Natasha Dahnberg - FRAMES OF LIFE. ENGLISH

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ENGLISH. Natasha Dahnberg - FRAMES OF LIFE


GALLERI FAGERSTEDT, Stockholm, Sweden

Videos and Photographs
13th of November – 20th of December 2014
 
 
It's pure coincidence that Armani launches its latest collection of spectacles under the title Frames of Life, an amusing coincidence that happens to focus on the vision and viewing perspective. It is also a coincidence that the American artist Bill Viola, an important precursor to today's video art, is showing his work The Greeting in a large retrospective exhibition in Paris and in Florence this year.

The videopiece The Greeting were launched in 1995 and had its world premiere at the Venice Biennale in the same year and has since been shown for instance in the permanent collection of De Pont Stichtung in Tilburg in the Netherlands
 
  The Greeting is, like Natasha Dahnbergs videowork Mary & Elizabeth, an allusionto Jacopo da Pontormo (1494-1557) famous painting Mary and Elizabeth, or "La Visitazione" (Visitation). Bill Viola's work remains close to his model, it is pasty andgrand; clothing, gestures and facial expressions reflect wordless immensity of"Annunciation", in the "virgin birth", I e taboos surrounding female sexuality.

Natasha Dahnberg is an artist who aims at understanding her time and their culture by “diving under the skin” of the order to bring it into the light. The video-piece Mary & Elizabeth has come about through a long series of interviews withpregnant women, about their innermost thoughts about pregnancy and its taboos.The artist has also had the opportunity to follow a girl who gave birth to her first child when she was in 9th grade in school, she wore her pregnancy with pride, inhigh heels. The film is a feature film with two amateur actors. They are preparing for a sensitive meeting with each other.

From Natasha Dahnbergs script:

Preparing for the meeting.
Both women spend a lot of time to be ready for the meeting. It takes a lot of time for both of them. For Mary, it is important how she should look, for Elizabeth to create apleasant environment at the meeting. Mary combs her hair, make-up in front of the mirror, choosing clothes. Elizabeth tablecloths table.

We do not see that women talk, we hear their voices as a voice-over. There isdocumentary recordings of interviews with real women. There are women's concerns about their situation, and about the child's future. They reason about what theywould say if they met a very young and old pregnant woman
 
 
Natasha Dahnberg gives the story both a contemporary and a more female perspective in comparison with Viola. She focuses on women's intimate conversation with each other and the authentic interviews. The whole sceneis casual and dimmed. The work is empathetic and slowly, during the movie, we get more and more keys to feel the taboos, borders and beliefs, so tradition-bound that we have inherited them from the biblical narrative traditions. A question without end, female sexuality?


The video work about hair is a story about a woman's life, a linear story,portrayed through her hair. Life story, like the hair, many threads that are woven together or become entangled in each other, one can follow the little details that braided in and passing the camera. Her hair, which is dead matter about to leave the body, does here represent life. It has been usedoccasionally in art contexts, e g in the early feminist art in the United States.Janine Anthony painted an entire floor with hair dye and with his ownhairbrush in a famous performances.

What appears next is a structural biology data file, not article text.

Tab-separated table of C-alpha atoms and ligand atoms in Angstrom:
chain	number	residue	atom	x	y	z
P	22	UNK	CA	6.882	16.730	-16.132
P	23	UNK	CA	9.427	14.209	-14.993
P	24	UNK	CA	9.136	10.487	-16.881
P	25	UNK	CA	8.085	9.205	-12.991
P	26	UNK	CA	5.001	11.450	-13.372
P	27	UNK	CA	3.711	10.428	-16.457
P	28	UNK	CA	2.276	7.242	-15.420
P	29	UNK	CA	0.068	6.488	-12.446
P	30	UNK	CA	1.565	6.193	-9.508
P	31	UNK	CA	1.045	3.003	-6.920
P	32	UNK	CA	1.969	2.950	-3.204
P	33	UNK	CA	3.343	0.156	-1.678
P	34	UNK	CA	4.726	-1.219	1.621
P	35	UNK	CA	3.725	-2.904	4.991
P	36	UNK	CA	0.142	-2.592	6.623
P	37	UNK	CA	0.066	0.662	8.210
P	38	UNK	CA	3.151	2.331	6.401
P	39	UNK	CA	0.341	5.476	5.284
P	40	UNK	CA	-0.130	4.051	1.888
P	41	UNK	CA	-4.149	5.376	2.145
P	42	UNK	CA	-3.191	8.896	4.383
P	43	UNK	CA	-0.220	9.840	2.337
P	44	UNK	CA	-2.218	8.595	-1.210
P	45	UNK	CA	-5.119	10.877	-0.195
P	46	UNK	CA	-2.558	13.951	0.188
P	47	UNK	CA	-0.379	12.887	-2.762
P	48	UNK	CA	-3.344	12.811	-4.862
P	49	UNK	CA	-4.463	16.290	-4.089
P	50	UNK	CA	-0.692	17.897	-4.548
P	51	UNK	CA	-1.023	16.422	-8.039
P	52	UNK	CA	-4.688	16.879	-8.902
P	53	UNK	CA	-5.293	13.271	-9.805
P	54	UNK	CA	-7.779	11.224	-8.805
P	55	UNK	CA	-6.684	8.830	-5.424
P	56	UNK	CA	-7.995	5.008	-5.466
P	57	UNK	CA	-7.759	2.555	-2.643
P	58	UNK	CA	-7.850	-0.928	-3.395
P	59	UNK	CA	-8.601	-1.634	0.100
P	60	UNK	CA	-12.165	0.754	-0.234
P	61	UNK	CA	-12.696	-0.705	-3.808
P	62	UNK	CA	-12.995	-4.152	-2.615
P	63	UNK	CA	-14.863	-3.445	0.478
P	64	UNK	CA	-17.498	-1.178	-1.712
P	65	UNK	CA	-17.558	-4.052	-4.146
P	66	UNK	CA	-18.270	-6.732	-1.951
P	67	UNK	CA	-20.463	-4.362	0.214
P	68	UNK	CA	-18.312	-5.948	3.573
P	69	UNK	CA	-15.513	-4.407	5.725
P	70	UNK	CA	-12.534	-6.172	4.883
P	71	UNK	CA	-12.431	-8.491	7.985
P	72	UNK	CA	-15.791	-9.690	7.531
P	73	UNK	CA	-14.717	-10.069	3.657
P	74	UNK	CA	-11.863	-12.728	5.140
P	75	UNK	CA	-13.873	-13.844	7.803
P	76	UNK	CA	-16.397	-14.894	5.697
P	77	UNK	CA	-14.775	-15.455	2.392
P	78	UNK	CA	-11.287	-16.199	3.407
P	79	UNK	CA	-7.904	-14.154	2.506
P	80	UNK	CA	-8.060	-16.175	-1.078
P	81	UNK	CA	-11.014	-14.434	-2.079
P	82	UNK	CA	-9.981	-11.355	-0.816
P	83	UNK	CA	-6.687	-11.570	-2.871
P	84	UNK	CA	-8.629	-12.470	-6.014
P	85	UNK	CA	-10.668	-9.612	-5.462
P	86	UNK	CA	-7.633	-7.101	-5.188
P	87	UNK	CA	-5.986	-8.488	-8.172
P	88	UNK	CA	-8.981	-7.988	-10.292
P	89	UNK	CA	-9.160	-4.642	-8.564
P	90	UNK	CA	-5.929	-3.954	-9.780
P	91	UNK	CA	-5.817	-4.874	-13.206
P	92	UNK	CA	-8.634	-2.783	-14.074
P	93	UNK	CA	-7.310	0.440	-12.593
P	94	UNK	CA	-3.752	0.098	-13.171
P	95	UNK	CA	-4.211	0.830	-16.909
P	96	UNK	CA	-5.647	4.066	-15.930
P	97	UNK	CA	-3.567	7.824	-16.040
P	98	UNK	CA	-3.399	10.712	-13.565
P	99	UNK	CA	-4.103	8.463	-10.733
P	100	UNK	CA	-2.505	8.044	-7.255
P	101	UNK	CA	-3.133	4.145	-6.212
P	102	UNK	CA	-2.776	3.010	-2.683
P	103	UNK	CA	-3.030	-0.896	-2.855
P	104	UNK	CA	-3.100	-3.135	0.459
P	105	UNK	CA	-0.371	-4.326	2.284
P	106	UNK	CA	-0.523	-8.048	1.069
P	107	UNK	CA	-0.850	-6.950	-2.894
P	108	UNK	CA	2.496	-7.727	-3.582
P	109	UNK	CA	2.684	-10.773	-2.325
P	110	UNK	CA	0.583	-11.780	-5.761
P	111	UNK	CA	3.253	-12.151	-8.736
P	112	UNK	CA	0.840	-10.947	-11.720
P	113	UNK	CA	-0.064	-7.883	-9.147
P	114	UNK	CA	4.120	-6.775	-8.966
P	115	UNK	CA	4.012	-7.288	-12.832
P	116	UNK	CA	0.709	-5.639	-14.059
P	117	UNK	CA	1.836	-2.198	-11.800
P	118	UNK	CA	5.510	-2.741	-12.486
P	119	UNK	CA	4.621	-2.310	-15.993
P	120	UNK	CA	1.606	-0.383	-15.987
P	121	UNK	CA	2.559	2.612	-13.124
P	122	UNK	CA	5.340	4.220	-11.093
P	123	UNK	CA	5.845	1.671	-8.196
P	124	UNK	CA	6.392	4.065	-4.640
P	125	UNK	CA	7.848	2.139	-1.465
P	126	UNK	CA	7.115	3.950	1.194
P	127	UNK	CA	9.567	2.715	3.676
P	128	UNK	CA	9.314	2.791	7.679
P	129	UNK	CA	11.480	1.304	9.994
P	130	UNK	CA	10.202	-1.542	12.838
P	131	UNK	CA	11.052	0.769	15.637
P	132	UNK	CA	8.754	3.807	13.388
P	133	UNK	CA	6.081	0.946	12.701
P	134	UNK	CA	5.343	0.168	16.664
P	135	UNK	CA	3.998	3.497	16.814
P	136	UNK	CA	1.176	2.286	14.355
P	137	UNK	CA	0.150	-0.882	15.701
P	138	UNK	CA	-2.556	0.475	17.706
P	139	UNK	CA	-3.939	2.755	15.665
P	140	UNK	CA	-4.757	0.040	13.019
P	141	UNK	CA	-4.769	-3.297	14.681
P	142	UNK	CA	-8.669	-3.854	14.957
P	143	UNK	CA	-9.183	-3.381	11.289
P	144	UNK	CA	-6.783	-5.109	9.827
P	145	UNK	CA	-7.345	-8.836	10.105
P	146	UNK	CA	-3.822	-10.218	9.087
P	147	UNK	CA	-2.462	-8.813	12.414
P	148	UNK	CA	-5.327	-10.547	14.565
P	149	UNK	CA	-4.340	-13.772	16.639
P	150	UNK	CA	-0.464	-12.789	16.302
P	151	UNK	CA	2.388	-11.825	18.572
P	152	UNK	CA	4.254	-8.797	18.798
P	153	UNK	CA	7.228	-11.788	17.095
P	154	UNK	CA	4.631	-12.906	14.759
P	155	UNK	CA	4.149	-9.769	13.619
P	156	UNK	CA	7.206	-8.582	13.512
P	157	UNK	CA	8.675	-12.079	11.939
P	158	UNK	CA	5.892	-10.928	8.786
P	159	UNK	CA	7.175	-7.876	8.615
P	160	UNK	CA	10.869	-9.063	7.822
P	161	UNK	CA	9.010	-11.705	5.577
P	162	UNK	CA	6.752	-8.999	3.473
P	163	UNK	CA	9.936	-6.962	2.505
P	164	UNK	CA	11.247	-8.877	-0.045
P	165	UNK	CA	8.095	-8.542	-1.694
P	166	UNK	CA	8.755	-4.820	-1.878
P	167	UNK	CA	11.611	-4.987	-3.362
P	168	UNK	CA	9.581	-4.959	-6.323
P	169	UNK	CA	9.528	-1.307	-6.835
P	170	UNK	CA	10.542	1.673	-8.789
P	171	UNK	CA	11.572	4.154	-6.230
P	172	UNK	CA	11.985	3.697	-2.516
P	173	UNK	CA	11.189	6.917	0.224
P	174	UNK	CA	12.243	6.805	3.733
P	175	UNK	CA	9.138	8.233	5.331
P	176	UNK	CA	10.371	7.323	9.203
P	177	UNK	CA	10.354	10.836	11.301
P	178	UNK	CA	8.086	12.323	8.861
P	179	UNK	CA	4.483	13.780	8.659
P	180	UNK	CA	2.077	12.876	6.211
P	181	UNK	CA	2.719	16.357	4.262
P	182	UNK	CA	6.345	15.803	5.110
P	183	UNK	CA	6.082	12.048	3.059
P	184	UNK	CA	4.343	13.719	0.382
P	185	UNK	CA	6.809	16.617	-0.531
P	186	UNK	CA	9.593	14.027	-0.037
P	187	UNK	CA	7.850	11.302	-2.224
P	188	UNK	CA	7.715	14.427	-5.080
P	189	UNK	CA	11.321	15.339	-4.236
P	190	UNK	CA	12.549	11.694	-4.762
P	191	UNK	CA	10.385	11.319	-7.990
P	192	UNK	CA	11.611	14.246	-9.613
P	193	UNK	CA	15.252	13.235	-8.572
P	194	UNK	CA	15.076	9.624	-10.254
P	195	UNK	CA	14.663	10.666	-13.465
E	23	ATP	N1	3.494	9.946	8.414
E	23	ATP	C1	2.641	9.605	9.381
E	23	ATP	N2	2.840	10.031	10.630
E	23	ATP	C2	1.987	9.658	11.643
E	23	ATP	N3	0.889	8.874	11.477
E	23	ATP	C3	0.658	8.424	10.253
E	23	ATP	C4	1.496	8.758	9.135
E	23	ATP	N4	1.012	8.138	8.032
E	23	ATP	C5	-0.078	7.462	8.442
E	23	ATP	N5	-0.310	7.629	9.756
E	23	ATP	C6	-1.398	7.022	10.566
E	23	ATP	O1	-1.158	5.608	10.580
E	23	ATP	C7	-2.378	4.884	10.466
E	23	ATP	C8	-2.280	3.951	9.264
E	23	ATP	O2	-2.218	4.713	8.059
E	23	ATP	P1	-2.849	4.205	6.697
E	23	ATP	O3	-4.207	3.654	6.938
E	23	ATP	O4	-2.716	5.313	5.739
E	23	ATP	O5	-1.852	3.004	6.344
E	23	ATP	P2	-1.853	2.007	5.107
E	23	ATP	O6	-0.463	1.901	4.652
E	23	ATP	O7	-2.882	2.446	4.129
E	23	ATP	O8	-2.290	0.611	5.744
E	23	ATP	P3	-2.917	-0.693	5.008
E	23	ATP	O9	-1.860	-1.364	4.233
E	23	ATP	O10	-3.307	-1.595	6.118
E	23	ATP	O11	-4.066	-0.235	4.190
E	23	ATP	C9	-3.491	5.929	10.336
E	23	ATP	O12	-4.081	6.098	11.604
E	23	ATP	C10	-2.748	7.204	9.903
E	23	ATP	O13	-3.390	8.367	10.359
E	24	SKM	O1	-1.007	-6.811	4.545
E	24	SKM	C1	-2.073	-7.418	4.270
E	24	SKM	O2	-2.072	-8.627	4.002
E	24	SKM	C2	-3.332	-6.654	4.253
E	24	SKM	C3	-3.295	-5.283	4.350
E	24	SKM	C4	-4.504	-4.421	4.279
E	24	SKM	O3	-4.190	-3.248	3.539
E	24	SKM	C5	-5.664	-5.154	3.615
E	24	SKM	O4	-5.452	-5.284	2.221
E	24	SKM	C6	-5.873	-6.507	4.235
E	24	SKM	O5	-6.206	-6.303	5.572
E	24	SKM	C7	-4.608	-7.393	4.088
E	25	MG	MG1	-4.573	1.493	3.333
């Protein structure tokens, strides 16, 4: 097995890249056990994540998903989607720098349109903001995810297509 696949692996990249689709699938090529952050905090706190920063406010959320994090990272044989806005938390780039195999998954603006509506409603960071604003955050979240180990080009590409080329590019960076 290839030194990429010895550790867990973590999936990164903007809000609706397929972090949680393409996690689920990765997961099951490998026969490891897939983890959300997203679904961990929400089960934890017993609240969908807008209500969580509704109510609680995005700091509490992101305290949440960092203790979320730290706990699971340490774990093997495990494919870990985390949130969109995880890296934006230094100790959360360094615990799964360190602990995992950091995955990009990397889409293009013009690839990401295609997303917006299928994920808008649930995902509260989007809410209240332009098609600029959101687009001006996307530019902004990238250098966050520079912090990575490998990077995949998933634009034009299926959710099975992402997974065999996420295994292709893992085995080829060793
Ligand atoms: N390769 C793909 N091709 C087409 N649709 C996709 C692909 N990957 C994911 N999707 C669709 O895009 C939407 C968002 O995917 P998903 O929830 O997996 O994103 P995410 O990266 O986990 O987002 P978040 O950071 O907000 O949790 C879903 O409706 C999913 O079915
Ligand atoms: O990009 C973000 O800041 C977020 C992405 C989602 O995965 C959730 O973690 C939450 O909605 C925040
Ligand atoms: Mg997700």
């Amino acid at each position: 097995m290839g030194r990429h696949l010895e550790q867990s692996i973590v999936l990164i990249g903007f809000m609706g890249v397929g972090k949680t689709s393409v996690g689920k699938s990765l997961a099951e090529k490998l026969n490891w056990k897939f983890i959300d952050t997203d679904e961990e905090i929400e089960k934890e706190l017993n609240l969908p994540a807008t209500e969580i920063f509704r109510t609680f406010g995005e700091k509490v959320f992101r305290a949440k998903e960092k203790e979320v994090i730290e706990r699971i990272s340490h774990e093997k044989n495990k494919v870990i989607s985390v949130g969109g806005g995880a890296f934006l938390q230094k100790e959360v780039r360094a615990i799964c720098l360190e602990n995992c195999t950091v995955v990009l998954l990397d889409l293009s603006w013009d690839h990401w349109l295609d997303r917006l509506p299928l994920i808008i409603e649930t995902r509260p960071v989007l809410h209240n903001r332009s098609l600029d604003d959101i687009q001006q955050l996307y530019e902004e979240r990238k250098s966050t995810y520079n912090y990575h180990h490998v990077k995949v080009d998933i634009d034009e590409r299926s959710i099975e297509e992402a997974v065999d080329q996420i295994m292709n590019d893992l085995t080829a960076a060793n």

The hair symbolic significance has also biblical roots, such as in the story ofSamson and Delilah. Samson was born by an apparition of a woman who has long been barren, and the hair gave him his strength until Delilah cut it of him while he slept. His life changed radically without hair. Even in our timehave hair cultural significance, it signals the things about us, we will be detected and scanned by our hair and our hair throughout life.

Natasha Dahnberg is a Russian-Swedish artist who in recent years has attracted the attention of powerful and thought-provoking video works, sometimes with a political edge and sometimes with subtle stories about thebig questions of life with deep roots. Frames of Life is an exhibition includingage, not necessarily on aging, and the framework for a life-flow and itsultimate limits. She asks themselves questions like how much weight age for us when we make decisions. Do we change our decisions and does our decisions that we make depending on our age?
 
The beautiful and evocative video works have been produced in collaboration with the filmmaker Mervi Junkkonen.

Natasha Dahnberg is born in Moscow in 1969 and lives in Sweden since 2000. She works as an artist, art teacher and graphic artist at Swedish Television. She writes articles on, among other things Russian activist contemporary art and she has curated exhibitions both inSweden and Russia, among others, with Pussy Riot in Sweden. She has had exhibitions in both countries. She has received several scholarships, performed public art and is represented in collections in Swedish municipalities, regions and counties.

Education in selection
1978 - 1986 Krasnaya Presjna School of Art, Moscow
1987 - 1992 Master degree: Moscow State Pedagogical University, Department of Fine Arts, Moscow
 
 
ELISABETH FAGERSTEDT
Curator